FIG. 11, shows a version of the invention where the plate, 5, has a slot, 18, cut into the upper edge of the plate, 5, which allows the strap, 8, to pass through the slot, 18.
FIGS. 12 and 13 illustrate the functioning of the hollow cylinders, 7, the rod, 13, and the flexible strap, 8. It is intended that the plate, 5, cylinders, 7, and rod, 13, all be made of a hard plastic, such as acrylic or polycarbonate, while the flexible strap, 8, and bottle, 1, should be made of a durable, flexible plastic such as high density polyethelene. Any of the plastics can be clear or translucent, or else a solid color, depending on the aesthetic needs of the end user.
To mount the container, 1, the end user will add soap, or some other viscous liquid, to the container, 1, screw the standard pump top, 12, onto the container, 1, place one end of the flexible strap, 8, so that the hole 9, fits over the top of the pump top, 12, place the other hole, 10, over the eyelet, 3, place the container, 1, on mounting plate, 5, so that the cavities, 2, engage the arms, 6, and the eyelet, 3, is between the hollow cylinders, 7, and finally, place the rod, 13, through the passage, 11, in the hollow cylinders, 7, using the key, 14, for final adjustments. It is anticipated that the end user will have permanently mounted the mounting plate, 5, on a solid vertical surface, such as a wall, before mounting the container, 1.
Each of the elements described above, or two or more together, may also find a useful application in other types of methods differing from the type described above. While certain novel features of this invention have been shown and described and are pointed out in the annexed claims, it is not intended to be limited to the details above, because various omissions, modifications, substitutions and changes in the forms and details of the device illustrated and in its operation can be made by those skilled in the art without departing in any way from the spirit of the present invention.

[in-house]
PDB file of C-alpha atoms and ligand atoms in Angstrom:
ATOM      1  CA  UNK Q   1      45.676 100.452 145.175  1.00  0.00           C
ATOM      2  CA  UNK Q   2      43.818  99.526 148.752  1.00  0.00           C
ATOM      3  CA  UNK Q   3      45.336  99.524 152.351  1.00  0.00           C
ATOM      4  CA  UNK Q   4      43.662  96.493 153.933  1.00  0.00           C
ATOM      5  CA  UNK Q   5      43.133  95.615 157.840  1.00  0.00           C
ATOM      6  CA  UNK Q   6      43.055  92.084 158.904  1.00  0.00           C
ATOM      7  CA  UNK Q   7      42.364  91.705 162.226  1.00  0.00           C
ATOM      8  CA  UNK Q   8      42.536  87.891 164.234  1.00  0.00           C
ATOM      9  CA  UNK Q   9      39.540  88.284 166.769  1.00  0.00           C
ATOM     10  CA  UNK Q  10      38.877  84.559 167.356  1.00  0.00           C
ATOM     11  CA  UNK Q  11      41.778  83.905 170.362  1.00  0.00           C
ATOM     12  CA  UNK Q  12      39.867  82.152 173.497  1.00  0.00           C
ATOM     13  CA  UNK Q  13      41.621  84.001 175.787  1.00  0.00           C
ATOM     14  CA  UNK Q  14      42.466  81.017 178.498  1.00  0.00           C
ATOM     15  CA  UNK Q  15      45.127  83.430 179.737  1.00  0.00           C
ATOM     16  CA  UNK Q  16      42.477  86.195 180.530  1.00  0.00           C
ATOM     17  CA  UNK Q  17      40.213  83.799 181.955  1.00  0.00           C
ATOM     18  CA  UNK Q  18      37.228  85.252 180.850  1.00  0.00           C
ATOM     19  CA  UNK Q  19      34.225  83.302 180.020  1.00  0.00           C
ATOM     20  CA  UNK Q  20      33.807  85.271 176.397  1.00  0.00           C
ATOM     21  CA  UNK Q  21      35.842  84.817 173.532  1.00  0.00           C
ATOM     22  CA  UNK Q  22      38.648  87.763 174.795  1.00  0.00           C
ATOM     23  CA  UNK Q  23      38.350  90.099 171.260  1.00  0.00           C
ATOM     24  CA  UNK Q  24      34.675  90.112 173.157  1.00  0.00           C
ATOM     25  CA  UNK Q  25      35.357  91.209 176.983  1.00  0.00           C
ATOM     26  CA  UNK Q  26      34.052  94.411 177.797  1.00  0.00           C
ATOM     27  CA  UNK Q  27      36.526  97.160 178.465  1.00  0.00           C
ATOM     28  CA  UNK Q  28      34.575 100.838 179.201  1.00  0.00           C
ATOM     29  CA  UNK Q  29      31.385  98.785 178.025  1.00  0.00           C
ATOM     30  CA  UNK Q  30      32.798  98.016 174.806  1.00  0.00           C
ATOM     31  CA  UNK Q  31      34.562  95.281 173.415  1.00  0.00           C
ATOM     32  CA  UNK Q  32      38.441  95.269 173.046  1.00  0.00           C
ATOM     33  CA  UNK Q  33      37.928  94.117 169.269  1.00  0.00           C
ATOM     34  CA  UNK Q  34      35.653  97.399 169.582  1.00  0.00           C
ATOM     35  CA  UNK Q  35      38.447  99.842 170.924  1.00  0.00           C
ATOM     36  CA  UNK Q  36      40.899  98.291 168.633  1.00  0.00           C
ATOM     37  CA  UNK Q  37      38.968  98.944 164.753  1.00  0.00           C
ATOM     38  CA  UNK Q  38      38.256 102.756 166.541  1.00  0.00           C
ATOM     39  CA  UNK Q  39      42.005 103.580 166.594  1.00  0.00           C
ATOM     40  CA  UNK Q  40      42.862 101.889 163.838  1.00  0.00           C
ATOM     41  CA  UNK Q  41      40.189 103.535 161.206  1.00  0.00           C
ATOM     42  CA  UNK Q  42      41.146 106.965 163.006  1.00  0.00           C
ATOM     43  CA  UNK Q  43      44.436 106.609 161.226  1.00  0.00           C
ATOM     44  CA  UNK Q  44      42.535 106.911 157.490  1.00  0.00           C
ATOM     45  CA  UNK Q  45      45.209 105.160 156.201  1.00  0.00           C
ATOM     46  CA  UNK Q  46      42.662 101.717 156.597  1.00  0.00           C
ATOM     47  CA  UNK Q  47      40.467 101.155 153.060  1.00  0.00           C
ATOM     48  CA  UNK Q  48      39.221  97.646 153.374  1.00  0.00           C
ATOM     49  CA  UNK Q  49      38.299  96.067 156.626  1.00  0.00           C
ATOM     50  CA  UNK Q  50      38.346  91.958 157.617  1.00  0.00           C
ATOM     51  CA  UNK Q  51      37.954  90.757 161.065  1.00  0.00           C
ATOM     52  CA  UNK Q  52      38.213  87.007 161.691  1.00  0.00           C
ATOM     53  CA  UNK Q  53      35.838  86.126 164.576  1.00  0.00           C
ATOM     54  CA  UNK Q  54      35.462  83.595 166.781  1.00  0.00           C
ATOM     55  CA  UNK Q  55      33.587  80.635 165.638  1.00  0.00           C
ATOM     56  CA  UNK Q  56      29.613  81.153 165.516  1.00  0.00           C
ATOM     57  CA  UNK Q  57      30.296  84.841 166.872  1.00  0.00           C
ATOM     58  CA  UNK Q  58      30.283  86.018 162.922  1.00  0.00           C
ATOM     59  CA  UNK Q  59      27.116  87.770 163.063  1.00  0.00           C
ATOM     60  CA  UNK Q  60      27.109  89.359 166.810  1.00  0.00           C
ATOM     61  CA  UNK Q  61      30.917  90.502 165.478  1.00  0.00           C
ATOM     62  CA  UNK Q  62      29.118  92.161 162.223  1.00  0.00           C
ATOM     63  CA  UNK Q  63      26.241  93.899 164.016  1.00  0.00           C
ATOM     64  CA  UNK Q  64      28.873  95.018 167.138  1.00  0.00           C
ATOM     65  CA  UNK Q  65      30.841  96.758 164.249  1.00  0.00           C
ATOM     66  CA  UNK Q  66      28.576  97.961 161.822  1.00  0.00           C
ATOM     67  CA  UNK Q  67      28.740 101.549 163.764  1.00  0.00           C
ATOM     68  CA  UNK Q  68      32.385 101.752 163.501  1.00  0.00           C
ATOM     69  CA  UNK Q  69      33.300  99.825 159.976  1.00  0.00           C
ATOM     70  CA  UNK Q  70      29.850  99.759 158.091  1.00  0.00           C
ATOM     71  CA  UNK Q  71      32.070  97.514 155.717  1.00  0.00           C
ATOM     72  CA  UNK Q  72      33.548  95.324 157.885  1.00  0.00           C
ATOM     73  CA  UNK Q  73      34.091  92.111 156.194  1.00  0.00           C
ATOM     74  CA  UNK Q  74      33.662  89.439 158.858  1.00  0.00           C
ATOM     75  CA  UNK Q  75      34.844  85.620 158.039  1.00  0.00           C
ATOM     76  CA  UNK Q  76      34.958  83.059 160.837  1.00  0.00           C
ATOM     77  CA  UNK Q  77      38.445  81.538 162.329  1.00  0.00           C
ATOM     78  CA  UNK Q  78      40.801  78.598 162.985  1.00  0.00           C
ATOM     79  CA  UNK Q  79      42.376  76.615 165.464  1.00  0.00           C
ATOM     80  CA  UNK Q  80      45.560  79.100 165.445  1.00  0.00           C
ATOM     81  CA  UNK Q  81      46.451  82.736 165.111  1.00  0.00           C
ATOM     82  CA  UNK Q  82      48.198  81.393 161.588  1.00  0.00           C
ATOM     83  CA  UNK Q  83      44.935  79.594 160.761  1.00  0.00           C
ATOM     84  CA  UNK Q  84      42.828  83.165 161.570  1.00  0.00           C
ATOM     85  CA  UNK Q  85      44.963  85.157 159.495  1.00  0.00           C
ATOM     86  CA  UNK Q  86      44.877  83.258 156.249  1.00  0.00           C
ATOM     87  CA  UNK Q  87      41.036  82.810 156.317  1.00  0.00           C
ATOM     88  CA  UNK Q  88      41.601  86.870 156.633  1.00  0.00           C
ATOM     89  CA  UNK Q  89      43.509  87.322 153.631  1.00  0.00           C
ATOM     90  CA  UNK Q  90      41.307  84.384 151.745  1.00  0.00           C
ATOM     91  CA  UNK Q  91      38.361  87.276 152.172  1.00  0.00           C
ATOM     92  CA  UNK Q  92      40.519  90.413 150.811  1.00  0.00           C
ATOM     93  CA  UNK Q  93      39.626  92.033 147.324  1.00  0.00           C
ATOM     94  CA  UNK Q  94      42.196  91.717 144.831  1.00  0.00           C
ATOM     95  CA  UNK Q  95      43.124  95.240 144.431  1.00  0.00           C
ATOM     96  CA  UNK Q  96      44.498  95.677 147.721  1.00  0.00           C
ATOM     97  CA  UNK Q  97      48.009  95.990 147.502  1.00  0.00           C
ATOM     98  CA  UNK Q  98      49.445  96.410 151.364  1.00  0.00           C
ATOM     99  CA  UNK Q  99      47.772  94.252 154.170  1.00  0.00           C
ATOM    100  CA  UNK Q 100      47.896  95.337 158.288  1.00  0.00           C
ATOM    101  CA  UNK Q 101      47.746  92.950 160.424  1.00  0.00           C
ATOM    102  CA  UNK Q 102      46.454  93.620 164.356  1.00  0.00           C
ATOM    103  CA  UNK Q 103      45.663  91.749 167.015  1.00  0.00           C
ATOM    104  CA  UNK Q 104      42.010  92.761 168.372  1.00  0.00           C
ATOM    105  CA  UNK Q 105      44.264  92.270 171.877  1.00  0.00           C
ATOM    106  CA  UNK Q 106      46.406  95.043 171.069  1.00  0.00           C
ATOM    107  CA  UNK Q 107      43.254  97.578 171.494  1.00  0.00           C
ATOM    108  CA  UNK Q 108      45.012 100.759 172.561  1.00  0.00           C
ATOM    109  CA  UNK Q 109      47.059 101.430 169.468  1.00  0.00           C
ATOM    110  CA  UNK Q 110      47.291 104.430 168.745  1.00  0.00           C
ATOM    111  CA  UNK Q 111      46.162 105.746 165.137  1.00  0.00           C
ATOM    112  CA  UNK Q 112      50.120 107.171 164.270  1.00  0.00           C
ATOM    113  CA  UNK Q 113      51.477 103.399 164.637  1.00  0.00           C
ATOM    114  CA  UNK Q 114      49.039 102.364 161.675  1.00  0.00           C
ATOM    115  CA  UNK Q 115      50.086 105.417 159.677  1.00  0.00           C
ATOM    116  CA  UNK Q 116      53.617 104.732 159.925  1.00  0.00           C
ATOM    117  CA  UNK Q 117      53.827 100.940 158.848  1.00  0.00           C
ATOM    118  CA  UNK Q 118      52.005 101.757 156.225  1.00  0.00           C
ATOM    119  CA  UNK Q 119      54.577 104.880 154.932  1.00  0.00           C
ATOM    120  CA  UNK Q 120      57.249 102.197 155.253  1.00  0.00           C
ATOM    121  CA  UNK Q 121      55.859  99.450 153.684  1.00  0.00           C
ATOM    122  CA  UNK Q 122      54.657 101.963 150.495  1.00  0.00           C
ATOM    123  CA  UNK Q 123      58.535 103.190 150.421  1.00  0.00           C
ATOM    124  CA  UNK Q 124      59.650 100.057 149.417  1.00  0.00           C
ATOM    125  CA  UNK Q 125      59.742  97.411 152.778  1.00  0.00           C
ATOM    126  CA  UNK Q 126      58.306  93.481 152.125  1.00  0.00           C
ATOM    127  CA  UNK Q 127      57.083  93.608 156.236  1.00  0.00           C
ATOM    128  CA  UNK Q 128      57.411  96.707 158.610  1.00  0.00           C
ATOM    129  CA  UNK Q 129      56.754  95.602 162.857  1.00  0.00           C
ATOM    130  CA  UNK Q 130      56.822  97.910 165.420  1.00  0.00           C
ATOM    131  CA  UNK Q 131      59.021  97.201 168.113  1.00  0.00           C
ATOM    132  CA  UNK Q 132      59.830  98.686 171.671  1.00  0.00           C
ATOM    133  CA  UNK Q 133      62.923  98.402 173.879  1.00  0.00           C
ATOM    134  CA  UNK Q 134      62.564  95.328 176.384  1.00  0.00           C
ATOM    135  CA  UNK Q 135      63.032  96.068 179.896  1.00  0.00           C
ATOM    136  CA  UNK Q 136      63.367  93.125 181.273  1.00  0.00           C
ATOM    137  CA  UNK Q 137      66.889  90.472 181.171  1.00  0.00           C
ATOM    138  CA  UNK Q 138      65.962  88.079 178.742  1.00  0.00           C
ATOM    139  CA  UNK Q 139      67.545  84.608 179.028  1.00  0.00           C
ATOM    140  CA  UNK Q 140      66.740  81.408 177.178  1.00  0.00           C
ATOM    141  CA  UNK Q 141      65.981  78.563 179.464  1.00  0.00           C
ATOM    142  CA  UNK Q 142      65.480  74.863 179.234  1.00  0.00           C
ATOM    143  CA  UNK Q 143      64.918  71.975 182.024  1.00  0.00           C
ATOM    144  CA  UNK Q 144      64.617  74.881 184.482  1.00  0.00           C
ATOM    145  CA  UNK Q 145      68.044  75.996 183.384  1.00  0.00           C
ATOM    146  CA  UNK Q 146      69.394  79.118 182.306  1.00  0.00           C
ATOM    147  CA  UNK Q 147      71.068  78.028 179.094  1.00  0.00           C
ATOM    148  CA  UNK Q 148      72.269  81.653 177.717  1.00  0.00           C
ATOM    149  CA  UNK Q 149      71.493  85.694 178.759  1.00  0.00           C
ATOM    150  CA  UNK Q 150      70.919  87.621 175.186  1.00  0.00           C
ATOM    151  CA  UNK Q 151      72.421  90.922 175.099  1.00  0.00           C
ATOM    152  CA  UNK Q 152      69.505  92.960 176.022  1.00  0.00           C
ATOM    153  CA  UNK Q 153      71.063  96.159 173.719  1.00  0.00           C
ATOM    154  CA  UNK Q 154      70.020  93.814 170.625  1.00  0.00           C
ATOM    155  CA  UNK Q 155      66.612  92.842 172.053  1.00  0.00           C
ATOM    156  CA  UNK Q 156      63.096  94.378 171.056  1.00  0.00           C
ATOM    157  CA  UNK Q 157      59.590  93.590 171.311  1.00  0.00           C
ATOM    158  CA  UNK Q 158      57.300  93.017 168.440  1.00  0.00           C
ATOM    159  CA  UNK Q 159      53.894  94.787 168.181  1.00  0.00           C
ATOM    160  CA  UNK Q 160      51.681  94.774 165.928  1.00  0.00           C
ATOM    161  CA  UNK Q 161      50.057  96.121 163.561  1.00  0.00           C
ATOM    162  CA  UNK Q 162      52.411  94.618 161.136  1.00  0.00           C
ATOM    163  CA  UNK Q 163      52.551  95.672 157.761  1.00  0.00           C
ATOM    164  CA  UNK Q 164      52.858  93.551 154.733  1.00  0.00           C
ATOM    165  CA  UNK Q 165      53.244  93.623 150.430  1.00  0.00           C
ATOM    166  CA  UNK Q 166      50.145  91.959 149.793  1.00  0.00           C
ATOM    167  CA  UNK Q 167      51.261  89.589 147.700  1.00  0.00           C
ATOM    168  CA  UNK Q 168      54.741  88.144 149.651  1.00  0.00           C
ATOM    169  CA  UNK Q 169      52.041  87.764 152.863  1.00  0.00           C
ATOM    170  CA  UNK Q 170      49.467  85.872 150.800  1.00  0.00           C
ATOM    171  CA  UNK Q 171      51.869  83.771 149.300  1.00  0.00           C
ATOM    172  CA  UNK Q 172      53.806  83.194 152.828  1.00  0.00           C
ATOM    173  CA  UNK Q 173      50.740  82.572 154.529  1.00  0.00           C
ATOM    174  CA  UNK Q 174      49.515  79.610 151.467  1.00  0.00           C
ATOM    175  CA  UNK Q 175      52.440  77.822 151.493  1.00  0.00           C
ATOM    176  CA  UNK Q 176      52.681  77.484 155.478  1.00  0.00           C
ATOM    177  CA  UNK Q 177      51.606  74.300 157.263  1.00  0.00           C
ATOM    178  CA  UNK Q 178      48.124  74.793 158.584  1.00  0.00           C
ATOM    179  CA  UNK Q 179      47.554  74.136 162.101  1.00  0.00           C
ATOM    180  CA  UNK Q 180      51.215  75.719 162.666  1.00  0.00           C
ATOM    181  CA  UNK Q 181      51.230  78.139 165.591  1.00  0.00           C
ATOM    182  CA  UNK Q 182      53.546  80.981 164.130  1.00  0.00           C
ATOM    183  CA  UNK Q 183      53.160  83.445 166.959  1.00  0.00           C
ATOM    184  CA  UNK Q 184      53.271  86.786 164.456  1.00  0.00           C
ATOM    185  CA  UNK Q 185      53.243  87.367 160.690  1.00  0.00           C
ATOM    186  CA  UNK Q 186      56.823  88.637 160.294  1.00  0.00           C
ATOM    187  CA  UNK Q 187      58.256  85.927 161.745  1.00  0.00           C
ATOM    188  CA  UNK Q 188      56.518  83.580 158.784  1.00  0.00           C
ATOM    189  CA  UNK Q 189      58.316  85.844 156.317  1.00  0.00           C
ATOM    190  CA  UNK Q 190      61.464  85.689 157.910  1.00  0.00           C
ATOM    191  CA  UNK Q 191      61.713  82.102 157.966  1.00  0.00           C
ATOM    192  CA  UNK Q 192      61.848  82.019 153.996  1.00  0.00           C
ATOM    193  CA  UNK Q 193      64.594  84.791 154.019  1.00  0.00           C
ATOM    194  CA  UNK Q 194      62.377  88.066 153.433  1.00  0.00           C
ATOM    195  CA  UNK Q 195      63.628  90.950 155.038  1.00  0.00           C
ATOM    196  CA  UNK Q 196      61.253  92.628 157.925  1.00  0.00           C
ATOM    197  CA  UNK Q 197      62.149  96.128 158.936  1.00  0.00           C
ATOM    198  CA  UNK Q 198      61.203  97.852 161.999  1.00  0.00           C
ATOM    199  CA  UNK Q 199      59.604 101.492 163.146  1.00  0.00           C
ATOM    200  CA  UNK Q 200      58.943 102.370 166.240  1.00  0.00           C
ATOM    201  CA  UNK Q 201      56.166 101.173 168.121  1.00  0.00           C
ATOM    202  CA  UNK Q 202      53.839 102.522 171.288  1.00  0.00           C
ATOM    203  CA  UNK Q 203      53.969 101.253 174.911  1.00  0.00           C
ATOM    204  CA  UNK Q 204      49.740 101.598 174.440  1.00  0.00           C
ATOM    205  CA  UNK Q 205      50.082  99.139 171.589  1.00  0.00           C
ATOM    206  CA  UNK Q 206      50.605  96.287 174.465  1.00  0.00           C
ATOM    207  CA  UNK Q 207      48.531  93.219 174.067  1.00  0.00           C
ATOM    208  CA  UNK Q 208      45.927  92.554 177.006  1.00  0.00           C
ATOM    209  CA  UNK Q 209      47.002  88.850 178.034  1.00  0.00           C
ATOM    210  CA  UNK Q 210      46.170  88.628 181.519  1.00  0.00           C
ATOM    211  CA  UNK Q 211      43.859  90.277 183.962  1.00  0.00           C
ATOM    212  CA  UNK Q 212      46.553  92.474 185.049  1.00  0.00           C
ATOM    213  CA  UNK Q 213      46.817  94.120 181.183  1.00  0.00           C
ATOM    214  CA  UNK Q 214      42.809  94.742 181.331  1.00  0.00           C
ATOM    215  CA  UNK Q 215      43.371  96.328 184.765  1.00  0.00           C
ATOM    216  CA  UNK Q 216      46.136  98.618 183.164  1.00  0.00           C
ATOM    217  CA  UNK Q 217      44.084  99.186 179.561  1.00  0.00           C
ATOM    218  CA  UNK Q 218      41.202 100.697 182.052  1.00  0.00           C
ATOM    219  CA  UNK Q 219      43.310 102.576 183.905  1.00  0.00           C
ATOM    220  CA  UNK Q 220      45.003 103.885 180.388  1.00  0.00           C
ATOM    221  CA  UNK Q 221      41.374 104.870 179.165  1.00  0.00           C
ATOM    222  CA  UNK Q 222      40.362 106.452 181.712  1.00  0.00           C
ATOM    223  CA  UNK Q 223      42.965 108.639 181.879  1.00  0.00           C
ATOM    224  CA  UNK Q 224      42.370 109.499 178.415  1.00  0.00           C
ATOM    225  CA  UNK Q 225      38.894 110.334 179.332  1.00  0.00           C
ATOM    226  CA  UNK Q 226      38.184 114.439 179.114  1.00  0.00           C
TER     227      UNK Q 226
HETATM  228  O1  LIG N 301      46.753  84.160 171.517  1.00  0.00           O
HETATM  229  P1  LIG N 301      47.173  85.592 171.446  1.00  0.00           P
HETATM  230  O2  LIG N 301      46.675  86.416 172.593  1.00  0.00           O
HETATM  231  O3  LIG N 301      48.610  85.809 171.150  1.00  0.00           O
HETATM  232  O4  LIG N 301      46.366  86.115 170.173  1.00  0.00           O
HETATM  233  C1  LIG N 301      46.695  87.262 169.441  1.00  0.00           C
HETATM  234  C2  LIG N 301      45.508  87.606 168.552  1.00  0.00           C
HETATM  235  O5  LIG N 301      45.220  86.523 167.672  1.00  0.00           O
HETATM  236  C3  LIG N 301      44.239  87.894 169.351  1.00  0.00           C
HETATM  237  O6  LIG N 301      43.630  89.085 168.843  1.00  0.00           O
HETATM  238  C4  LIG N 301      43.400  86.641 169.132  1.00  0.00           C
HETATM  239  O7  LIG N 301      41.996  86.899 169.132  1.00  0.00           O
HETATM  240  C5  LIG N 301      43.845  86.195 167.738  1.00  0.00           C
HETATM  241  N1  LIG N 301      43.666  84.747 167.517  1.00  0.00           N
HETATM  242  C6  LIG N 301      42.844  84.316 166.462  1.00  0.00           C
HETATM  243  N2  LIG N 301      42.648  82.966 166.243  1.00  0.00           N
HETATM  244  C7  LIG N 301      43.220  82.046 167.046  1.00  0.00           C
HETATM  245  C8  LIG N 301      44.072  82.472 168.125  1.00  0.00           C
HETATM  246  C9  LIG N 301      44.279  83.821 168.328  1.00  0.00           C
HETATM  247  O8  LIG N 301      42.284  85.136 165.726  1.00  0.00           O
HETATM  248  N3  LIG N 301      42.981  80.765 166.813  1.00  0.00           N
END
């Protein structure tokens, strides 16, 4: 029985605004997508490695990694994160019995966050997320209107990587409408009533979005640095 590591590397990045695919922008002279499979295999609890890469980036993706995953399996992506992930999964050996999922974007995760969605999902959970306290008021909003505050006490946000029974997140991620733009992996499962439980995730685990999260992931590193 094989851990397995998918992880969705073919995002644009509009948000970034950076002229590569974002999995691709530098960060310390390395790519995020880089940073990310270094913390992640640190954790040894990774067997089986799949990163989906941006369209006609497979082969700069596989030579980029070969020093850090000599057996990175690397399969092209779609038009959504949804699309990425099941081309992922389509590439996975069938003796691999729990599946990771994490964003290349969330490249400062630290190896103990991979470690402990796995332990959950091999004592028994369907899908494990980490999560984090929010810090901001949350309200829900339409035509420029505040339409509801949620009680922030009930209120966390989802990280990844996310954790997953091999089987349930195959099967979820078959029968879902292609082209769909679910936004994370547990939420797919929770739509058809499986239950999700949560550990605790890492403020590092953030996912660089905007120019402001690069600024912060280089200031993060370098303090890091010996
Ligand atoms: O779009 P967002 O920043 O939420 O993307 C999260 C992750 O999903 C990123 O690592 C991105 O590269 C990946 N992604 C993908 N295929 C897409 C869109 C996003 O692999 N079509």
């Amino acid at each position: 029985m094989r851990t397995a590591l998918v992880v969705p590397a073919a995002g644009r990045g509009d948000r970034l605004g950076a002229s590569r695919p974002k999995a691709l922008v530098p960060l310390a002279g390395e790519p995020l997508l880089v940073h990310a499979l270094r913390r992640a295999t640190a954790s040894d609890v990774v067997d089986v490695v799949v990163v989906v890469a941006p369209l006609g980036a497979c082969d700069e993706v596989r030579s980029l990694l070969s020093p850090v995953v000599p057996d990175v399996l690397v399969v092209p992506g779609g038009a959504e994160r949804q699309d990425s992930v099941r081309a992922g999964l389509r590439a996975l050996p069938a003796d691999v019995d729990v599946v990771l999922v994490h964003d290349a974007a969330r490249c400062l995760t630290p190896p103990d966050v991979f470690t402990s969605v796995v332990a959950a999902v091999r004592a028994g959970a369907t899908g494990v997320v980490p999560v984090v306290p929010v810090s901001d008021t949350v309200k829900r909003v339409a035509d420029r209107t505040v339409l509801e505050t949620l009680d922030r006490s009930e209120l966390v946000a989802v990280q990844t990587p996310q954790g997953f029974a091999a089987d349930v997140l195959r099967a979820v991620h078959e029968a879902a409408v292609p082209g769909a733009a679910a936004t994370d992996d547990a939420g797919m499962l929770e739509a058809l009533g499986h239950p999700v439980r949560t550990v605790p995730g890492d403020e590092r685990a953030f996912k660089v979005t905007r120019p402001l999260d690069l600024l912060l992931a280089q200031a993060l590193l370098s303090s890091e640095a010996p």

Without further analysis, the foregoing will so fully reveal the gist of the present invention that others can, by applying current knowledge, readily adapt it for various applications without omitting features that, from the standpoint of prior art, fairly constitute essential characteristics of the generic or specific aspects of this invention.
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|U.S. Classification||222/180, 222/153.09|
|Dec 19, 2000||REMI||Maintenance fee reminder mailed|
|Apr 13, 2001||FPAY||Fee payment|
Year of fee payment: 4
|Apr 13, 2001||SULP||Surcharge for late payment|
|Dec 15, 2004||REMI||Maintenance fee reminder mailed|
|Feb 9, 2005||SULP||Surcharge for late payment|
Year of fee payment: 7
|Feb 9, 2005||FPAY||Fee payment|
Year of fee payment: 8
|Dec 1, 2008||REMI||Maintenance fee reminder mailed|
|May 27, 2009||LAPS||Lapse for failure to pay maintenance fees|
|Jul 14, 2009||FP||Expired due to failure to pay maintenance fee|
Effective date: 20090527